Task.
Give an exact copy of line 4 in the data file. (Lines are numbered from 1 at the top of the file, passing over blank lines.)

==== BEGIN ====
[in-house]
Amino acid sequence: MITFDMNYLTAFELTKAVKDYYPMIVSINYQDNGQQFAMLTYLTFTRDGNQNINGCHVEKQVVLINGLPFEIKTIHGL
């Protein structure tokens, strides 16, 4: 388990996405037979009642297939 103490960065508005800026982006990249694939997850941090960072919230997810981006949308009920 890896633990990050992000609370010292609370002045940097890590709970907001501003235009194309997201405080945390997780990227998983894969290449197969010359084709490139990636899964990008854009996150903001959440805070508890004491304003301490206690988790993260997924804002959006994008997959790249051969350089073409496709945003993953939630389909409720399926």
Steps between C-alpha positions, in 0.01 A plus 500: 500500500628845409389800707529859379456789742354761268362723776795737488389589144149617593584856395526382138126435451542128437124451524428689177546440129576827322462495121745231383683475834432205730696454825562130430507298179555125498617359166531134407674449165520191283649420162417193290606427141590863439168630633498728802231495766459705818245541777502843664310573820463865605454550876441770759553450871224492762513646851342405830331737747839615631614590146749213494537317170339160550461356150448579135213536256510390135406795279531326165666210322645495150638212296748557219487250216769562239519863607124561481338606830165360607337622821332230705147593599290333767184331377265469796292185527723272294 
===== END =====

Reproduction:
Steps between C-alpha positions, in 0.01 A plus 500: 500500500628845409389800707529859379456789742354761268362723776795737488389589144149617593584856395526382138126435451542128437124451524428689177546440129576827322462495121745231383683475834432205730696454825562130430507298179555125498617359166531134407674449165520191283649420162417193290606427141590863439168630633498728802231495766459705818245541777502843664310573820463865605454550876441770759553450871224492762513646851342405830331737747839615631614590146749213494537317170339160550461356150448579135213536256510390135406795279531326165666210322645495150638212296748557219487250216769562239519863607124561481338606830165360607337622821332230705147593599290333767184331377265469796292185527723272294 